Studies found a significant, albeit small, correlation between tags and ranking placements. Tags are vital when it comes to meta-data, and they play a huge role in ranking your videos at the top spots in search engine results pages. Your first tag should always include the keyword for which you're trying to rank at the top. You should use both long and short tail keywords in your tags to make your video more discoverable.
Since using Meta-Data has proved itself to be beneficial, this technique has also been susceptible to some form of "abuse." YouTubers looking to improve their ranks on the platform's SERP started using keywords and tags that had practically nothing to do with the actual content of their video.
According to YouTube's Terms of Service and policies, creators can no longer use meta-data that's contextually irrelevant or misrepresenting to their videos. This policy prevents YouTubers from "tricking" viewers into watching their content. Practically, this means that YouTubers aren't allowed to "stuff" keywords into titles, descriptions, and tags anymore without risk of penalty or demonetization.
Visibility on search engines depends entirely on using the most relevant keywords. To make sure you're always on top of your competition, make sure to keep your keywords fresh and relevant to your content.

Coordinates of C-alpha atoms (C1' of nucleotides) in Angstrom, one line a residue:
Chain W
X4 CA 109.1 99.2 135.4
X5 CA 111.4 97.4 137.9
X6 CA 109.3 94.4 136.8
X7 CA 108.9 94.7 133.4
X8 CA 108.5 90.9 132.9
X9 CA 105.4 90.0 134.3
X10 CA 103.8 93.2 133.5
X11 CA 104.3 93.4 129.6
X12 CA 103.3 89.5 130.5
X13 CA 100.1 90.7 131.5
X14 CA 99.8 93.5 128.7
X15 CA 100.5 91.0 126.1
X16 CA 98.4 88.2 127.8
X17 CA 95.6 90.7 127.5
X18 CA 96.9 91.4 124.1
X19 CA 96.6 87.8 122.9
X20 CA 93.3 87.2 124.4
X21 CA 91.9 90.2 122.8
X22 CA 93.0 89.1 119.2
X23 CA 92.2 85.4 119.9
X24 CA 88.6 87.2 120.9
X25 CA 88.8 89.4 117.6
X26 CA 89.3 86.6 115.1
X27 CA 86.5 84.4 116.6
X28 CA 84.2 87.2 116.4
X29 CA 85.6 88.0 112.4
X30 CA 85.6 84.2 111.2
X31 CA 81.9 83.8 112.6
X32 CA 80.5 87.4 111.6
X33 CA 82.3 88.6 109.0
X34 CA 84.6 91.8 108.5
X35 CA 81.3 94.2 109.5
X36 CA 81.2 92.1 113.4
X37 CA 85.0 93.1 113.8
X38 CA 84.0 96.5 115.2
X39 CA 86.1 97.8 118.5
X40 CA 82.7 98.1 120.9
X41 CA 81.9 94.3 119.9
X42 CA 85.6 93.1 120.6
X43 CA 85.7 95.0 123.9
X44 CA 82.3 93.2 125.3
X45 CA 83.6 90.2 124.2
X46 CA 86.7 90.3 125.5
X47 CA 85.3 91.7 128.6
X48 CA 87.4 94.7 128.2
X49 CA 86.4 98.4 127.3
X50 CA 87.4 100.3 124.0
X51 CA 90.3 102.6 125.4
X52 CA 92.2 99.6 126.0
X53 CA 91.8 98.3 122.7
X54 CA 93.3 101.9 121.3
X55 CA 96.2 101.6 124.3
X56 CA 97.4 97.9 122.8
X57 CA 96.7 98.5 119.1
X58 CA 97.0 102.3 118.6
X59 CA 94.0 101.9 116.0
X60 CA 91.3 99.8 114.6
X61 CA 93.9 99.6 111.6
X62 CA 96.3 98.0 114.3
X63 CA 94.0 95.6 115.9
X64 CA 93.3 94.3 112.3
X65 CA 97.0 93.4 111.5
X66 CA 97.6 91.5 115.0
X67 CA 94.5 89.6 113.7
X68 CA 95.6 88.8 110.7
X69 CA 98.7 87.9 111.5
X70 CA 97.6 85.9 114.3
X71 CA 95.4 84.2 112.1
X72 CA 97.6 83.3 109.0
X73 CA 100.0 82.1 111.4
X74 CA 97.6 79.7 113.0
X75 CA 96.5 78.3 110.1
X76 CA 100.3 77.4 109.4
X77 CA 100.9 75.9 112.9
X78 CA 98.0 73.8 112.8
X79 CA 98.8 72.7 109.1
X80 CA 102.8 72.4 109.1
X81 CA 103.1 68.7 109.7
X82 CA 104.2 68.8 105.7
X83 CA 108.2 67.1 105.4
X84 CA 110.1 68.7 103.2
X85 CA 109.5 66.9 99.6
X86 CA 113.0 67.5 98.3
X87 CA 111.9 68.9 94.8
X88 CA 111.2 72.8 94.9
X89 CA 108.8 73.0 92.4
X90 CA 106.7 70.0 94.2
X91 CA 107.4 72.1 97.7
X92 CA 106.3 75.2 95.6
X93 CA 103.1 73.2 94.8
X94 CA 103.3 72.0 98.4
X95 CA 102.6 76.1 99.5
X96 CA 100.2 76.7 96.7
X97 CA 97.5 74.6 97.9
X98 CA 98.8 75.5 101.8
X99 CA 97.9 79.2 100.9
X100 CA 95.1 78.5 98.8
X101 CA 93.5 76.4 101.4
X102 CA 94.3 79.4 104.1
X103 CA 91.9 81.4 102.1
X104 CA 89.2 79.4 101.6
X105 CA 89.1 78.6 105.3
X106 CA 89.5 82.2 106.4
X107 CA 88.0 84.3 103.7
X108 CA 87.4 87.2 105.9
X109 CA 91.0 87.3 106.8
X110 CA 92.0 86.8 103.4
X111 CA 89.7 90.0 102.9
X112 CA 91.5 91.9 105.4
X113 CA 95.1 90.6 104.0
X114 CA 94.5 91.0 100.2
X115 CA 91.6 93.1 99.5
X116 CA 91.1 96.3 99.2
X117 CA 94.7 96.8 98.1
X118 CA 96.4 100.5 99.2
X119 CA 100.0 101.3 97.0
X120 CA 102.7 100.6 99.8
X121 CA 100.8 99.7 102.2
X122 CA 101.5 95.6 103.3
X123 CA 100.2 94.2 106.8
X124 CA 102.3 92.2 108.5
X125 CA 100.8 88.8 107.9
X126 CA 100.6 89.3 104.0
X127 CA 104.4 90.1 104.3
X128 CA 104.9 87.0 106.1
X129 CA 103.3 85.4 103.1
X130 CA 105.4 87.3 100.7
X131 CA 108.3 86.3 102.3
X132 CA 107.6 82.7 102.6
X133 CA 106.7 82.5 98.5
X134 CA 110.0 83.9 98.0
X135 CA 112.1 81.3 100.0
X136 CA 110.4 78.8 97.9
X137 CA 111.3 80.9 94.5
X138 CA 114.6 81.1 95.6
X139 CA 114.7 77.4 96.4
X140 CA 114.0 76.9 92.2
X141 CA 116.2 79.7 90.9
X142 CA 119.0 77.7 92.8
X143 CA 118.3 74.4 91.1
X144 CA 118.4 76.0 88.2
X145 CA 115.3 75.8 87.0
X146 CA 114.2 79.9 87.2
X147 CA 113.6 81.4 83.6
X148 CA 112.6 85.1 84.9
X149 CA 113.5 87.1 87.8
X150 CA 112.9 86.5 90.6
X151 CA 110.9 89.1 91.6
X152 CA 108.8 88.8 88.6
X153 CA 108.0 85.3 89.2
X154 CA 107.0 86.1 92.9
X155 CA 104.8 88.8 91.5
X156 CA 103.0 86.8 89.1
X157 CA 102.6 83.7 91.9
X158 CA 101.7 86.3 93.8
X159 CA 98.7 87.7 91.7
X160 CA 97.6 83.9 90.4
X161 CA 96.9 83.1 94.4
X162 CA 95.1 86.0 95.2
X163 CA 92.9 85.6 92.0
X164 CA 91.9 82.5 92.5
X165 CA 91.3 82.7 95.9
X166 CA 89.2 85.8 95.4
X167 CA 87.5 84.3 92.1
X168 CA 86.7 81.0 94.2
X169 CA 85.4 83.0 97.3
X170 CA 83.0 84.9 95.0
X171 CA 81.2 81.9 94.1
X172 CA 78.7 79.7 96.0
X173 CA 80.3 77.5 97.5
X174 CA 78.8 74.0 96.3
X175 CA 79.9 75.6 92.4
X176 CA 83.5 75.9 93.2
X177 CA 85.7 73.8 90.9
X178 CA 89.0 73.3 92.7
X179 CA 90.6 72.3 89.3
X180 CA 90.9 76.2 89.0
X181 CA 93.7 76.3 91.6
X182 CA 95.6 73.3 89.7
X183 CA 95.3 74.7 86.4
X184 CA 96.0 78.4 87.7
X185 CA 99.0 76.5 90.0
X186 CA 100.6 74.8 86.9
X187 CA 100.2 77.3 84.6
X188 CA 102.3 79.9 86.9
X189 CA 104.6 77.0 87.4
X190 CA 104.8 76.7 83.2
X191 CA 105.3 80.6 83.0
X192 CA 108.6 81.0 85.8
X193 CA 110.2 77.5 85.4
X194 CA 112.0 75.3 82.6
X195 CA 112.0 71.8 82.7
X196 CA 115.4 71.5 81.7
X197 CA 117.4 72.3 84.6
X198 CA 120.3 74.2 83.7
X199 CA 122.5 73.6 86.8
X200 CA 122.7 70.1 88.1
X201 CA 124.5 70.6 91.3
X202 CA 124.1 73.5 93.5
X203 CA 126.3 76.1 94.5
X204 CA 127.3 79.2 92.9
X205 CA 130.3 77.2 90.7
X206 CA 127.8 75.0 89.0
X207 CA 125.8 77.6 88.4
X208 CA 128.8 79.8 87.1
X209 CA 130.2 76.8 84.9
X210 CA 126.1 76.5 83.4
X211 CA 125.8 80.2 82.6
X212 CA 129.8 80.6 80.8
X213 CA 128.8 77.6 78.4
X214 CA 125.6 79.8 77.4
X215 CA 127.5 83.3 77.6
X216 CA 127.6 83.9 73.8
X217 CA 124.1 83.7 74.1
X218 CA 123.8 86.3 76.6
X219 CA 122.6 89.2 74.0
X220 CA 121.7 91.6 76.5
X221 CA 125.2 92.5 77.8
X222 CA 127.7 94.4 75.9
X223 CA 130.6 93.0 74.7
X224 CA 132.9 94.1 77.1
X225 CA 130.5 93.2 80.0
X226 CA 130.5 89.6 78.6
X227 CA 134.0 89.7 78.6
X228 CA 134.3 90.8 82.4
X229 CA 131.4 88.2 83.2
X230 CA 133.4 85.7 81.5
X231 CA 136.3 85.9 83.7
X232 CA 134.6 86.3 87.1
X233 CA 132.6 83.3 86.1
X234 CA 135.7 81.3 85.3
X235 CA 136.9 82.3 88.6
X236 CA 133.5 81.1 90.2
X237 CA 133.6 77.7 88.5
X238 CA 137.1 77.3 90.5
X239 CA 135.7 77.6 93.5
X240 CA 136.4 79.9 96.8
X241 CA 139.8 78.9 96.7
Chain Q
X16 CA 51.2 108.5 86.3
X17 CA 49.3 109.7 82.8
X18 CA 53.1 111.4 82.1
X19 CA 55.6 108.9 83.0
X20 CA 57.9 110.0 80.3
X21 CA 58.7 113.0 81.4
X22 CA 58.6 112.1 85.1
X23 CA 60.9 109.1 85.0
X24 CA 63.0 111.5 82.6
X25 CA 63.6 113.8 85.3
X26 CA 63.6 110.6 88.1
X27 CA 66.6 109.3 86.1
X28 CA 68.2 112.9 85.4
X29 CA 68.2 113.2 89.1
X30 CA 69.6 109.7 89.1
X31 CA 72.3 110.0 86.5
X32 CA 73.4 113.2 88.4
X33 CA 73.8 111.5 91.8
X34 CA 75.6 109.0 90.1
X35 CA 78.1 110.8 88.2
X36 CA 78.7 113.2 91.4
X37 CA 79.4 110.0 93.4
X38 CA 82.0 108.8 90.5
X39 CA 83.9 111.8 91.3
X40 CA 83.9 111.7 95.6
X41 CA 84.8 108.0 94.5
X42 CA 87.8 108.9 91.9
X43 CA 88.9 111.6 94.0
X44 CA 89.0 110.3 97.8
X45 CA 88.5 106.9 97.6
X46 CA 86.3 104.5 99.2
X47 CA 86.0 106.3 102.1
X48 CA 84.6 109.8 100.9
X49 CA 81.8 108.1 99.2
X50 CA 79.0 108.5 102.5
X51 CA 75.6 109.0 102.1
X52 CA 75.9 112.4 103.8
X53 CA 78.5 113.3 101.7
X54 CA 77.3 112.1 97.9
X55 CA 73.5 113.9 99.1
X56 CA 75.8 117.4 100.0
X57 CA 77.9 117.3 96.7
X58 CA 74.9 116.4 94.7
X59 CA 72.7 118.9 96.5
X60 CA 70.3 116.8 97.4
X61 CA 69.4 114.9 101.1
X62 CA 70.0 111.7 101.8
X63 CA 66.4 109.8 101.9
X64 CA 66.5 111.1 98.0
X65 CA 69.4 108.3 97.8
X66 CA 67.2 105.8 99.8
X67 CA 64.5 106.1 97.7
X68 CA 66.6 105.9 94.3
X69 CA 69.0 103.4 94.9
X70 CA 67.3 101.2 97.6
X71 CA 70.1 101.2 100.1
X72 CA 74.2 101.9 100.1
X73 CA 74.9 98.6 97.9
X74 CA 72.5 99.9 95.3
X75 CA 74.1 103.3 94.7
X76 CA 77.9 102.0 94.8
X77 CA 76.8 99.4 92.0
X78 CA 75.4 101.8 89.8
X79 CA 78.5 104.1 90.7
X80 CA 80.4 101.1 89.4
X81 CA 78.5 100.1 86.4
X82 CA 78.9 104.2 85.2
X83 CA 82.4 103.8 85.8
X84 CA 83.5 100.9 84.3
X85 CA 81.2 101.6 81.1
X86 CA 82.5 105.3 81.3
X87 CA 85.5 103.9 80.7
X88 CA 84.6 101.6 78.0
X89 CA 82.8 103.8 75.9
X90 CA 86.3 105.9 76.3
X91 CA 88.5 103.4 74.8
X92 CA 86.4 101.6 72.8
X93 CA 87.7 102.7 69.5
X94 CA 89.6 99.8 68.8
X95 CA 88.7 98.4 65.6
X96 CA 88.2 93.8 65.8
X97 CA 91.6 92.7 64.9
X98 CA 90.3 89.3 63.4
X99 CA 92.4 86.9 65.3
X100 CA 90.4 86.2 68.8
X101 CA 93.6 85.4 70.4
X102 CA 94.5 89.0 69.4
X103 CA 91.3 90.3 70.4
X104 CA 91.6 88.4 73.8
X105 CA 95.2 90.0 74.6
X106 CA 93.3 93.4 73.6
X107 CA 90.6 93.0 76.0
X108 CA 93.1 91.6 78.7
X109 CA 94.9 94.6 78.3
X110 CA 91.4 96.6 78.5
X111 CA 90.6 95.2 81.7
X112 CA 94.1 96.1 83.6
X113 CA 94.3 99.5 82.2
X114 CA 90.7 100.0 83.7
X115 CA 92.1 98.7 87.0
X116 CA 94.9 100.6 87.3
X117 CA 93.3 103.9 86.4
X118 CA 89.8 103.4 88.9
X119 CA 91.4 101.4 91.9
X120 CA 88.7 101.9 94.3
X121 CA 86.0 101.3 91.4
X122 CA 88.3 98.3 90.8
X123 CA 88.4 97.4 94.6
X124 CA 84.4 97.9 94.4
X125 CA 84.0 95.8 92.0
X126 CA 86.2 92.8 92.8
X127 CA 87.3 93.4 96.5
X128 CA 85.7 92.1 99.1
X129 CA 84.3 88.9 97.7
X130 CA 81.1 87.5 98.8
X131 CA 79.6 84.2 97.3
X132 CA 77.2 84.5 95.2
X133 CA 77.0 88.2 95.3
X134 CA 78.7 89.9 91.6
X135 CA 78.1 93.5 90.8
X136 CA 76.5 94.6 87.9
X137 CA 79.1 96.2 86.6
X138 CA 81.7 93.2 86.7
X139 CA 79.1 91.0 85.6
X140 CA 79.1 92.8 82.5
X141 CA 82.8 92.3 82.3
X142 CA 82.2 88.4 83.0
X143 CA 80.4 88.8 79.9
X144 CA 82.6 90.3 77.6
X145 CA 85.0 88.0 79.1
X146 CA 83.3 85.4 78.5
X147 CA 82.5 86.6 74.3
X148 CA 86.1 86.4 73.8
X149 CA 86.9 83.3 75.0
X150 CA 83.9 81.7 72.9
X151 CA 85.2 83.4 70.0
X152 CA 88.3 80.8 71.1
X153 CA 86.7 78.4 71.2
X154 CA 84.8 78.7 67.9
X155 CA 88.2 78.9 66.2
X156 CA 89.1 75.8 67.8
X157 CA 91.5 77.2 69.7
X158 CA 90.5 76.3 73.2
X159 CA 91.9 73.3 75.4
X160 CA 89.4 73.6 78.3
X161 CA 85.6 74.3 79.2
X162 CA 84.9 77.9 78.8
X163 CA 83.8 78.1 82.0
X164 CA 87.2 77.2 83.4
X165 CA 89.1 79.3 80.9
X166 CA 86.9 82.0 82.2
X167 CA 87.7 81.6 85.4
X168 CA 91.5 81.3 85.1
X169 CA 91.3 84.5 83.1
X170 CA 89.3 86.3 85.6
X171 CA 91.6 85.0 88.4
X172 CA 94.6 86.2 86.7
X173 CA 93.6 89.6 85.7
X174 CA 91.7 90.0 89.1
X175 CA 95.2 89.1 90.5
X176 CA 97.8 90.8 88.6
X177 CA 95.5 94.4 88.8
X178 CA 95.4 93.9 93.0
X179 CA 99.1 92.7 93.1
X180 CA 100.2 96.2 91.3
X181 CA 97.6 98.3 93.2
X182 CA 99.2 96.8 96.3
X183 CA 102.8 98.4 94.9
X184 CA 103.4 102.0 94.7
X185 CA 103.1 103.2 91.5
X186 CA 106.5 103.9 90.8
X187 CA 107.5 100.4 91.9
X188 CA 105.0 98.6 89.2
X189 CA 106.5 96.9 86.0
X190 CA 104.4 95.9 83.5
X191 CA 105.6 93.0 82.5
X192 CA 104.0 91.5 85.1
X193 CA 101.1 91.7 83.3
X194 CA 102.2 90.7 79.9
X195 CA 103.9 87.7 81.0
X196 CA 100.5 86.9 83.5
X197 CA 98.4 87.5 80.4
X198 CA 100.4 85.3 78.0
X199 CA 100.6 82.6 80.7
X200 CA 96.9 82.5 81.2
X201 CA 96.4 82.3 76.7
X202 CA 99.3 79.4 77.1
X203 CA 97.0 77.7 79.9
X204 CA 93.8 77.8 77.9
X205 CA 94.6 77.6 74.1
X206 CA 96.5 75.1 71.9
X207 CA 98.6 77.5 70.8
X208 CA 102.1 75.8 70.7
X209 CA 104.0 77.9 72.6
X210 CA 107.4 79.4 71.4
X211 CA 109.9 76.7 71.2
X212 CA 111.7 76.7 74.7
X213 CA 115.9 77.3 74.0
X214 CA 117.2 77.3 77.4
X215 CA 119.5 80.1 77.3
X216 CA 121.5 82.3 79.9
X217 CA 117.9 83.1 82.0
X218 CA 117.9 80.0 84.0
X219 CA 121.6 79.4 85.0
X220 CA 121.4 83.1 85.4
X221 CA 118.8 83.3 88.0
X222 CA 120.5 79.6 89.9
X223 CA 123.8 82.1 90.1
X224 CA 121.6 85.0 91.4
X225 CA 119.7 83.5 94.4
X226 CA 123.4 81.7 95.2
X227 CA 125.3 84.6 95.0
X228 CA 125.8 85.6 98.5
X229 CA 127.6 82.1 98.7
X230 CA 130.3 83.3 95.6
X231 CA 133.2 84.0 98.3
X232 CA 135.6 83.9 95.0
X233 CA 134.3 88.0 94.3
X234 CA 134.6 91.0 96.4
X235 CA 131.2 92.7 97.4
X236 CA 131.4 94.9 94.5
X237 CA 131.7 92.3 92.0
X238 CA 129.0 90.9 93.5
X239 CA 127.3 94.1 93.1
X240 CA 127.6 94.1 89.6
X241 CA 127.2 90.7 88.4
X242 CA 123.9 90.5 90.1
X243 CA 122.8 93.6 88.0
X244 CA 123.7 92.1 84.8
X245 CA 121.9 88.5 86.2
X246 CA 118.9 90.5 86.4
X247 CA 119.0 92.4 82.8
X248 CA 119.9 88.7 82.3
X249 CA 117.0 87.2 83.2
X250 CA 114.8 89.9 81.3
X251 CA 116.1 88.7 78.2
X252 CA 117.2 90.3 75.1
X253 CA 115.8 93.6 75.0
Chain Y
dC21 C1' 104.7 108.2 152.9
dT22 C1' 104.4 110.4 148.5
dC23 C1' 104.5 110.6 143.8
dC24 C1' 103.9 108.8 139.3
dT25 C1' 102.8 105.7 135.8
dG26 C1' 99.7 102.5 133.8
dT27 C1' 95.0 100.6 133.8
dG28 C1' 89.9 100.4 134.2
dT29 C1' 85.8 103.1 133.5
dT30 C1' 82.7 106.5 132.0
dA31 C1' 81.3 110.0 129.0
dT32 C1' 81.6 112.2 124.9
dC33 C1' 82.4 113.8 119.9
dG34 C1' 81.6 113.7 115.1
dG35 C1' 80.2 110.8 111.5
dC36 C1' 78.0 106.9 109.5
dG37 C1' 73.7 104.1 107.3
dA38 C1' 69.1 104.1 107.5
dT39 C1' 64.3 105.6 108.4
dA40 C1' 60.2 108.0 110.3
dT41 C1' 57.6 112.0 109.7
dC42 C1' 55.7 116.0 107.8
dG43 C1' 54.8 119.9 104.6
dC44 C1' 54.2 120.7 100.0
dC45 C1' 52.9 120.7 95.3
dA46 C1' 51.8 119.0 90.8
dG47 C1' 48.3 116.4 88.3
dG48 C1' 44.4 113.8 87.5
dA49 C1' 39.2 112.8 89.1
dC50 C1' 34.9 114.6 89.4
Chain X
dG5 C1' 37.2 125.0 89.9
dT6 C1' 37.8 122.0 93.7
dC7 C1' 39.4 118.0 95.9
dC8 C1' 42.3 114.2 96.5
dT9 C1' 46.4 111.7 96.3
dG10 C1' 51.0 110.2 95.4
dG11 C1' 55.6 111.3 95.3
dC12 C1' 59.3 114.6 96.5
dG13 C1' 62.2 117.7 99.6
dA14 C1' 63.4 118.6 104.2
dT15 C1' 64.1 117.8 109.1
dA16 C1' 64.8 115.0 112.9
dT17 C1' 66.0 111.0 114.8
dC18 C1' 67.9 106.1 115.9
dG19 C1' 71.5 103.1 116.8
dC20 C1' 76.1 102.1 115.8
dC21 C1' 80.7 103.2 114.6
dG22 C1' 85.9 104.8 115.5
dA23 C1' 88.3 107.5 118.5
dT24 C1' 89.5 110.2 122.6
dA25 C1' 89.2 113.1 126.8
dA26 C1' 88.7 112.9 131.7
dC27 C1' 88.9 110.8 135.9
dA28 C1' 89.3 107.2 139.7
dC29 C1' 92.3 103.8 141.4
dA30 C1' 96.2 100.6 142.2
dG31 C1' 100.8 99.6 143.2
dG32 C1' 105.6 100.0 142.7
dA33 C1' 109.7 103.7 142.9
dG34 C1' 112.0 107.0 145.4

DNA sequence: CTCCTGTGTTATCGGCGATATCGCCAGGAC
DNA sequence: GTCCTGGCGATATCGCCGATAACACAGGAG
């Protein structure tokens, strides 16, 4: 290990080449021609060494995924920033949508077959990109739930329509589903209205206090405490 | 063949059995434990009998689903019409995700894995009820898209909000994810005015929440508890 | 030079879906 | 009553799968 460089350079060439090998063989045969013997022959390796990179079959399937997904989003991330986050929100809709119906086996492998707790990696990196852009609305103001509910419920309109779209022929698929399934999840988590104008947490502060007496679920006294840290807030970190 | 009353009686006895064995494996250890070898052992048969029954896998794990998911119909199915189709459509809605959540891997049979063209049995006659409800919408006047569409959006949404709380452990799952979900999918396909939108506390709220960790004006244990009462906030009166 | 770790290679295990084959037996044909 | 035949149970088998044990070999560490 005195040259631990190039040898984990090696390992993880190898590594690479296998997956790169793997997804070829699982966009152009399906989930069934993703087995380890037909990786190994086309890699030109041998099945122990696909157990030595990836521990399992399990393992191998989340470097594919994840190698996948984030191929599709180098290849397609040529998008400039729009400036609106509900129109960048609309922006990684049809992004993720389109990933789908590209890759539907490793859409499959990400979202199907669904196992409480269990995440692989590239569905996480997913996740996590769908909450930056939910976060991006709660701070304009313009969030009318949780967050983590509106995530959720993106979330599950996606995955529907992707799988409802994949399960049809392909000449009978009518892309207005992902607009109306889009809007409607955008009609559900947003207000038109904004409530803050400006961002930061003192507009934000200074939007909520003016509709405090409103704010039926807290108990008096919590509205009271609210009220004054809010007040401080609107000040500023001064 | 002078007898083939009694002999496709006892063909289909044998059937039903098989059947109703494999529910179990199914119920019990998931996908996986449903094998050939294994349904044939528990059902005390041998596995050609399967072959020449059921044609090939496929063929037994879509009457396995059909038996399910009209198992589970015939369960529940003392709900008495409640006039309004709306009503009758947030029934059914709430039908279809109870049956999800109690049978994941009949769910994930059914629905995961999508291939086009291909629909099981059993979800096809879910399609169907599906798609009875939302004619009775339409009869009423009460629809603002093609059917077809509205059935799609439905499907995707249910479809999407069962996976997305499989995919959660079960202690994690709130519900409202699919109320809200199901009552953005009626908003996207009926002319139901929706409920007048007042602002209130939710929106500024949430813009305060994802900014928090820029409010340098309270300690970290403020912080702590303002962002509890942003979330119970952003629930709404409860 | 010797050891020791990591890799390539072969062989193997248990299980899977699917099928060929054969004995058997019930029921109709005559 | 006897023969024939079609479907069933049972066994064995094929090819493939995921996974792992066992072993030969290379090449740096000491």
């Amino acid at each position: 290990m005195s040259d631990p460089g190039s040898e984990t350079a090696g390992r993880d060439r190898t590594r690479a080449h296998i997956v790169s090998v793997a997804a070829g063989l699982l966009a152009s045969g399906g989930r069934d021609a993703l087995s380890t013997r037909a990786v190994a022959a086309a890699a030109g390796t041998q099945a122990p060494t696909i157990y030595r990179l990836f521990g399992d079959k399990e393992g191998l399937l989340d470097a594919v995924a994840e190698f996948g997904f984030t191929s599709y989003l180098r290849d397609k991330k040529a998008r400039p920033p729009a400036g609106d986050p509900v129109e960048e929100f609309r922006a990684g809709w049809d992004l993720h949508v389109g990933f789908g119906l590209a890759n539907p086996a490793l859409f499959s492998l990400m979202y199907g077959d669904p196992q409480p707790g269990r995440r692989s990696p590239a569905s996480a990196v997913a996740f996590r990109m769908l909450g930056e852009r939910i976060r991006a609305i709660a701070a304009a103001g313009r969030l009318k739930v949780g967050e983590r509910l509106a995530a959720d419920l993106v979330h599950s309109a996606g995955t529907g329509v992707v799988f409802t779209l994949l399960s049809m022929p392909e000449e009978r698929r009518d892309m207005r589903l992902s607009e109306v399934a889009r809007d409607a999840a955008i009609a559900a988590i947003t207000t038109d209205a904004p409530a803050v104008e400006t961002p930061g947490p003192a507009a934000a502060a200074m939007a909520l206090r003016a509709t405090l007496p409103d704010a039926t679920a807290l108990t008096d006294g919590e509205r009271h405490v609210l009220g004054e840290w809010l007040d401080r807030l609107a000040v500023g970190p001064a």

Before you upload your video file onto the platform, remember to change the file's name, so it has your keyword in it. Although this never proved to be effective for video SEO, this could help you stay organized. Also, if you end up stuck without a good video title - YouTube might offer a good one based on the file name!
Not a lot of people know that this is something you can do on YouTube, but it is. GEO-tagging your video will help the algorithm expose you to local audiences who are also interested in the keywords you used in your video. Go to your video's advanced settings, and enter the location you want to tag your video in (it could be anywhere in the world!). After tagging the location, the algorithm will expose your videos for the locals to find and enjoy.